Engineering, pharmacy schools at UM rise on U.S. News list Hopkins medical school ranks 2nd after Harvard

February 28, 1997|By David Folkenflik | David Folkenflik,SUN STAFF

Maryland universities placed prominently in this spring's batch of graduate and professional school rankings of U.S. News and World Report, a reputation-based survey that sends campus administrators scrambling each year to tout their successes and downplay their drops.

In Maryland, the jump by the University of Maryland College Park's Clark School of Engineering was perhaps most marked in the new survey, published in Monday's edition of the magazine. It rose 10 places to 18th, ahead of Rensselaer Polytechnic Institute and Harvard University. The Johns Hopkins University Whiting School of Engineering also rose, from 23rd to 17th.

"As we're putting better programs in place and enhancing the curriculum, I think you're seeing that filter through to academics at other campuses and professionals in the field," said Roland King, spokesman for UM at College Park.

Pharmacy schools, like several other less-visible graduate programs, have been rated only once before, in 1993. In a reputation-based survey of deans and department chairmen, the University of Maryland at Baltimore's school placed seventh out of 66 doctorate-granting institutions -- up from 17th four years ago.

"I think that the school's been doing the right things across the board," said David Knapp, dean of the UM pharmacy school. "Although it is a reputational survey, it is based on good solid evidence."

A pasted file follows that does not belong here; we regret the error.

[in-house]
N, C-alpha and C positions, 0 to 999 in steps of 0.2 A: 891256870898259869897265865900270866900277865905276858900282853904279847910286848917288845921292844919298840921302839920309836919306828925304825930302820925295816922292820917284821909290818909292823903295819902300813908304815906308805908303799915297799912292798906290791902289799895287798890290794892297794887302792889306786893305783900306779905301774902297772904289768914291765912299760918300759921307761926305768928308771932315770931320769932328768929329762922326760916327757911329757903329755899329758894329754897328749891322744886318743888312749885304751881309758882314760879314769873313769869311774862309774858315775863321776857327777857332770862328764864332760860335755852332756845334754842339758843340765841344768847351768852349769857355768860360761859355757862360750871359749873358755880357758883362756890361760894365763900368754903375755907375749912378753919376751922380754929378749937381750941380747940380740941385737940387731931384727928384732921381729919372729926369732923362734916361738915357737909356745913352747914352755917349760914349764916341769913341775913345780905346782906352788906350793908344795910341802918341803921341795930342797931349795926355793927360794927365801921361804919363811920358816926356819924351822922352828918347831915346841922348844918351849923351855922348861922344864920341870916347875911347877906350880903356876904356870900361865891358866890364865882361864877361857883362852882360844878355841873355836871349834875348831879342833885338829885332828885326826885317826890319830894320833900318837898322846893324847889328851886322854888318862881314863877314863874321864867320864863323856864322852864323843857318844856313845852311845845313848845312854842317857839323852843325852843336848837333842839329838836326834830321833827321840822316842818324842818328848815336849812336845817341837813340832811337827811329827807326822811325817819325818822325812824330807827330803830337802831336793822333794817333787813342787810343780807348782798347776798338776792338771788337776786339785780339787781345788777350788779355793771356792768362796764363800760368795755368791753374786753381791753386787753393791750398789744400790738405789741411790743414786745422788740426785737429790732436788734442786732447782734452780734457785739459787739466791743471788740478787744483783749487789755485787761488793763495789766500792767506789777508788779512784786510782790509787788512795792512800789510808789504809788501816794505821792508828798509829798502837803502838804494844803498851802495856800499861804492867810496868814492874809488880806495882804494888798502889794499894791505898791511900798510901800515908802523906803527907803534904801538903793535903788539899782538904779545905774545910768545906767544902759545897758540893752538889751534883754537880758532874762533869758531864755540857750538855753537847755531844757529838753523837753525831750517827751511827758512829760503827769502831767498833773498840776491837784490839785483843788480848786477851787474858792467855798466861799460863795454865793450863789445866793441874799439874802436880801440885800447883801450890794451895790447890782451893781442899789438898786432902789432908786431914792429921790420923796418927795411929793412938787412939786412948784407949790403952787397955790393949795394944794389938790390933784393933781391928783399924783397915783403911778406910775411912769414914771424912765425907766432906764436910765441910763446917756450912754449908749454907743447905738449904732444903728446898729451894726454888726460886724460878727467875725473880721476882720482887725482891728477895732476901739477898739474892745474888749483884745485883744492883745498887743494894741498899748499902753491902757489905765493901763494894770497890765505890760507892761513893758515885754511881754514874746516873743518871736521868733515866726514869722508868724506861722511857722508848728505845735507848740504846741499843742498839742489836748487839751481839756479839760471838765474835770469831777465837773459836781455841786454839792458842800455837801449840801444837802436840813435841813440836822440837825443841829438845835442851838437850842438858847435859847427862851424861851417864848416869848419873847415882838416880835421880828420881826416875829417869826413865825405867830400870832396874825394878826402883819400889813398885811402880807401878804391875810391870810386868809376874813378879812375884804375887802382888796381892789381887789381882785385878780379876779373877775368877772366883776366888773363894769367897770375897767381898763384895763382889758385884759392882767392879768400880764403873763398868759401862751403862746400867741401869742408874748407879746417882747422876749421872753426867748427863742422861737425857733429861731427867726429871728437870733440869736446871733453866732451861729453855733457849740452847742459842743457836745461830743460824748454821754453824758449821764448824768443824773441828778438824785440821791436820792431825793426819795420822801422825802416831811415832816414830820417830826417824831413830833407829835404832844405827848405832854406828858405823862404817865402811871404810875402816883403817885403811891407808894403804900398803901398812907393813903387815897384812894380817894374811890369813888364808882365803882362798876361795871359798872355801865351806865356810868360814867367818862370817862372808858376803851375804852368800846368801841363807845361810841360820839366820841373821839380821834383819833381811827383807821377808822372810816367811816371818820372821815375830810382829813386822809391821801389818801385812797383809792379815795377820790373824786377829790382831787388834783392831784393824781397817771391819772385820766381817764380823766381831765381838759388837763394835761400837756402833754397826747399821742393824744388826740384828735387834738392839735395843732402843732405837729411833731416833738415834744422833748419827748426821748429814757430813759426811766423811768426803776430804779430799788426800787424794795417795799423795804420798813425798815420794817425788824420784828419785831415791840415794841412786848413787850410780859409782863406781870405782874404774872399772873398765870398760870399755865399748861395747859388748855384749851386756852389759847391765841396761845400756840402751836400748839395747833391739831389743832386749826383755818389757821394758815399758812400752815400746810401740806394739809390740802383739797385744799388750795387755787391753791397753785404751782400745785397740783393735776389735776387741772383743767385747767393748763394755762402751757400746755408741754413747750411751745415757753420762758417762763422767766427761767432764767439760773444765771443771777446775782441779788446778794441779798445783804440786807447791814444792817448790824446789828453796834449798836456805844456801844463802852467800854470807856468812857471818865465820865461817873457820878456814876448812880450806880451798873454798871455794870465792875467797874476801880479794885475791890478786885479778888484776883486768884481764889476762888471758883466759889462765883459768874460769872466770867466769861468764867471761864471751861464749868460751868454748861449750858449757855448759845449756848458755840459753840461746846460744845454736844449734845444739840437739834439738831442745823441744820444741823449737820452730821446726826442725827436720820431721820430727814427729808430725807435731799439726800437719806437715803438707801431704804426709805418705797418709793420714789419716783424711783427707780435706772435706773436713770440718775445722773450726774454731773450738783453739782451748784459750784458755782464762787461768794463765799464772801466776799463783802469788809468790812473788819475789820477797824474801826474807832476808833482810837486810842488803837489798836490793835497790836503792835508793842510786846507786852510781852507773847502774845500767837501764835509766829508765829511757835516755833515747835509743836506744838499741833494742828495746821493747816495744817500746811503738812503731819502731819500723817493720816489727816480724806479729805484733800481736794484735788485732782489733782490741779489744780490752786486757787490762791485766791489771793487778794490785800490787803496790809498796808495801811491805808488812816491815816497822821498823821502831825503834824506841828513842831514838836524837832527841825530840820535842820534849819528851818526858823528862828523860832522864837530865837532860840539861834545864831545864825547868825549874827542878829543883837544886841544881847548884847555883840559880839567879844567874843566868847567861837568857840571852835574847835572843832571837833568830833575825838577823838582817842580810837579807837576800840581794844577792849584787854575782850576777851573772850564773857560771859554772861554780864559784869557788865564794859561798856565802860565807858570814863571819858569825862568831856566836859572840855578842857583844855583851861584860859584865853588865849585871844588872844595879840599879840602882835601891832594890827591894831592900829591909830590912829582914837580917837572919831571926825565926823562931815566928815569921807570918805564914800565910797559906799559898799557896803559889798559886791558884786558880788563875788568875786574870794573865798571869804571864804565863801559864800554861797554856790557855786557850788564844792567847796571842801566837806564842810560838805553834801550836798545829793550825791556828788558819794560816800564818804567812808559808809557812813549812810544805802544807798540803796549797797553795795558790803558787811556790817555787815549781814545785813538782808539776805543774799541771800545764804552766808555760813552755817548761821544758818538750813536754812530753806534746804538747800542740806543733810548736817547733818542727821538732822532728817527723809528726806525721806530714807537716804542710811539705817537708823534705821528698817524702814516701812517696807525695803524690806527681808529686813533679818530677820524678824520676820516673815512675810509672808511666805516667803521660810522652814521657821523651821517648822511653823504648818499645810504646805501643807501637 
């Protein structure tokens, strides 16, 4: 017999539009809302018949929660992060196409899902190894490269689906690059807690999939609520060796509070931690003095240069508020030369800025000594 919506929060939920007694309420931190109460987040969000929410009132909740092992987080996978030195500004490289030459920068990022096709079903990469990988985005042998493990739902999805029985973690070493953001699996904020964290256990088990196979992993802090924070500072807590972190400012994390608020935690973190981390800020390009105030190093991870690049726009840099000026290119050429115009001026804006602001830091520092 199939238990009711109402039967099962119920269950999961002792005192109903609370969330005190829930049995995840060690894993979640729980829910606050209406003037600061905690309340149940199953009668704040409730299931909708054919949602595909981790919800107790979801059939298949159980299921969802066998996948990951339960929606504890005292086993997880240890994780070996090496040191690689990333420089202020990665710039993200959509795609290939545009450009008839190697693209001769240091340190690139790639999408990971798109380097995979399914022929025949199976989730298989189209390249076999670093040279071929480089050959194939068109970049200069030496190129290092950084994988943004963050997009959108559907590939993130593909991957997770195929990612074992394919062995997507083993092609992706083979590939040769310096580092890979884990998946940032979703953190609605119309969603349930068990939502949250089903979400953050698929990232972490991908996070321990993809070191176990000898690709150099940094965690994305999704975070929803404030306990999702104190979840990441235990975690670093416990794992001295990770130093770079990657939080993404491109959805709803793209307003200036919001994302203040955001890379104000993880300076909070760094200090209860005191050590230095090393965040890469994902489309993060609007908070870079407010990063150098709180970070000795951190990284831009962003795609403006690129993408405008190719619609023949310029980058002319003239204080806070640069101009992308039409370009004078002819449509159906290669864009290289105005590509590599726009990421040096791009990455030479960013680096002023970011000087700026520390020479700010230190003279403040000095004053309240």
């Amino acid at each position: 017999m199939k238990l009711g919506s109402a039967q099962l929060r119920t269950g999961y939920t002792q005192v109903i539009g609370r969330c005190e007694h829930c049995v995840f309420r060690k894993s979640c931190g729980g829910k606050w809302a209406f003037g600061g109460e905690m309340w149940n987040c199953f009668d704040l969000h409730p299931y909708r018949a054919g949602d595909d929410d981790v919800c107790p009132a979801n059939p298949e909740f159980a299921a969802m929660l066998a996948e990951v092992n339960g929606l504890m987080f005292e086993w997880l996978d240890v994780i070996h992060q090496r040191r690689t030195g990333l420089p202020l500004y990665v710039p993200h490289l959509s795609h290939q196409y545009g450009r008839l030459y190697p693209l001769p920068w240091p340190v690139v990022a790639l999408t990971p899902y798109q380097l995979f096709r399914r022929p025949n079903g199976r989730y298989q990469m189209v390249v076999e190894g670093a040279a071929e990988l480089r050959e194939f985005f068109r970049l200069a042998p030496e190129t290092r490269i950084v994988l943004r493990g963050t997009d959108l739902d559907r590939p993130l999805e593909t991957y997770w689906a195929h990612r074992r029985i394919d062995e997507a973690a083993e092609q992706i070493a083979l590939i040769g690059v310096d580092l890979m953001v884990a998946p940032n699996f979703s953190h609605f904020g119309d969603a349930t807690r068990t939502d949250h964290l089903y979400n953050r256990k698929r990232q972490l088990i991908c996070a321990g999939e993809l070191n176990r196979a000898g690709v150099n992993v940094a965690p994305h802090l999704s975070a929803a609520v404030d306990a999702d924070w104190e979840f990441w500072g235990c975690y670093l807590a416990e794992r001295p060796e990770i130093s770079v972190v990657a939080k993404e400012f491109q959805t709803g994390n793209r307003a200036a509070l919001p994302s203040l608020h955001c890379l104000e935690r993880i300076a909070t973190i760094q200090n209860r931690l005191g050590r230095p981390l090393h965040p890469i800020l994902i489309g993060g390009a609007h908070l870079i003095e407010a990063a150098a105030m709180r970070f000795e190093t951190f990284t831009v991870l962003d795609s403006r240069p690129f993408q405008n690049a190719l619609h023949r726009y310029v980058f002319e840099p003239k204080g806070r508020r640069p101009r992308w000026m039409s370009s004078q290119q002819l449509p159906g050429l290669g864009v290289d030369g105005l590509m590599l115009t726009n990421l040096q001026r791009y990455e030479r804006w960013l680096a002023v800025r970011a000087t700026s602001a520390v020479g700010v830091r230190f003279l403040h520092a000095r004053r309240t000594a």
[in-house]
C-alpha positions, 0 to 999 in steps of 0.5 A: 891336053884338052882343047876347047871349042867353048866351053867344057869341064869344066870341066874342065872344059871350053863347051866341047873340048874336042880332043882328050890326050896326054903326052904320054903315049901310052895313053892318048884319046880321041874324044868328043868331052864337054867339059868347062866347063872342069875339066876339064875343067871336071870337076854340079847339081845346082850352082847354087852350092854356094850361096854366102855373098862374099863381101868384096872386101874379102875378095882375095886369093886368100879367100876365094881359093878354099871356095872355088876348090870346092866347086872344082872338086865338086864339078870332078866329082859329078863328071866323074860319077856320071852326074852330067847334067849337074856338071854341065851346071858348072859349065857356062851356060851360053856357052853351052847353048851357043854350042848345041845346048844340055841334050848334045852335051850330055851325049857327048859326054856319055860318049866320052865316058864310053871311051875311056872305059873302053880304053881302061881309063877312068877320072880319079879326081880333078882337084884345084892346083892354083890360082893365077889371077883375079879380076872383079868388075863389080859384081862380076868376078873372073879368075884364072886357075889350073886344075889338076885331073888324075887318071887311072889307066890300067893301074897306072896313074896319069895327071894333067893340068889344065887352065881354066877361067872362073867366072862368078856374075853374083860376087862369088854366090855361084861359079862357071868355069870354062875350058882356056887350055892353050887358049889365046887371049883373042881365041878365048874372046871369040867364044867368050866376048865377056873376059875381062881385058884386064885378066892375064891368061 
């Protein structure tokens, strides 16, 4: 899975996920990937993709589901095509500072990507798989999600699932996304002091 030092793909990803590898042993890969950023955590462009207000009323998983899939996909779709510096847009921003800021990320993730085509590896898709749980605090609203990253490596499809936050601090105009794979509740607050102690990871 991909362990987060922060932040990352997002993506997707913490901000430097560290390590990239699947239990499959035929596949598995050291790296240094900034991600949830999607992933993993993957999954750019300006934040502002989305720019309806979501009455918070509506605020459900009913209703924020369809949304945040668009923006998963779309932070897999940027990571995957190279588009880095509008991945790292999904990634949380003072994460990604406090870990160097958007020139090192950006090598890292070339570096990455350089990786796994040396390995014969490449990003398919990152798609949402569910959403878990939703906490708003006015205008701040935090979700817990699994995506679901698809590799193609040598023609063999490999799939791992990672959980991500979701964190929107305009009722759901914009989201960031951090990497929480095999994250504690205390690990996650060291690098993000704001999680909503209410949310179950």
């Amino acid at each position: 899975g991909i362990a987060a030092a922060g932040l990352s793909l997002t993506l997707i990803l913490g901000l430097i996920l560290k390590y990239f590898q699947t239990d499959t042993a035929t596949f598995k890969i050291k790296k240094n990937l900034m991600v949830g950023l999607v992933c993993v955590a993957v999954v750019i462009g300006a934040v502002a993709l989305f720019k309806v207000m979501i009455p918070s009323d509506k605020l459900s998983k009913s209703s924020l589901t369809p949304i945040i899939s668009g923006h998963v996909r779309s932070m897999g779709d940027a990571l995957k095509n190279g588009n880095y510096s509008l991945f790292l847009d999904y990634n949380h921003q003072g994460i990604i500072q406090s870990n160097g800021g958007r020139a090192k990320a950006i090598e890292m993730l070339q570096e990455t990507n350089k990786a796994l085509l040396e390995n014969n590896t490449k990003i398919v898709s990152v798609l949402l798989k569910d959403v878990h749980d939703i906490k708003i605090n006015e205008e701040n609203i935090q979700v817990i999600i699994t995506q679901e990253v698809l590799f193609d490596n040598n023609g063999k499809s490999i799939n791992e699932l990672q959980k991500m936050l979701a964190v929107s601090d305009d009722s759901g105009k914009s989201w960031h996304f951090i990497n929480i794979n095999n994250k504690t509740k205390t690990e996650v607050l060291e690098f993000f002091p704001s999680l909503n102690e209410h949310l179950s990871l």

Since 1993, the school has shifted the focus of its curriculum to a more patient-centered program, boosted its research and received 50 percent more applications a year, Knapp said.

UM's graduate programs in business and education broke the top 25 in rankings that blended subjective assessments with some objective criteria.

As it has for a decade, the Johns Hopkins School of Medicine placed second to Harvard medical school among research-oriented medical schools.

The Hopkins School of Public Health secured a top ranking for its master's program in public health.

In addition, the magazine also ranked programs in architecture, the arts, medicine and law. Hopkins' writing seminar placed second among similar graduate programs, and the Peabody Institute, part of Hopkins, placed 15th. Maryland Institute, College of Art placed 10th in fine arts.

Pub Date: 2/28/97

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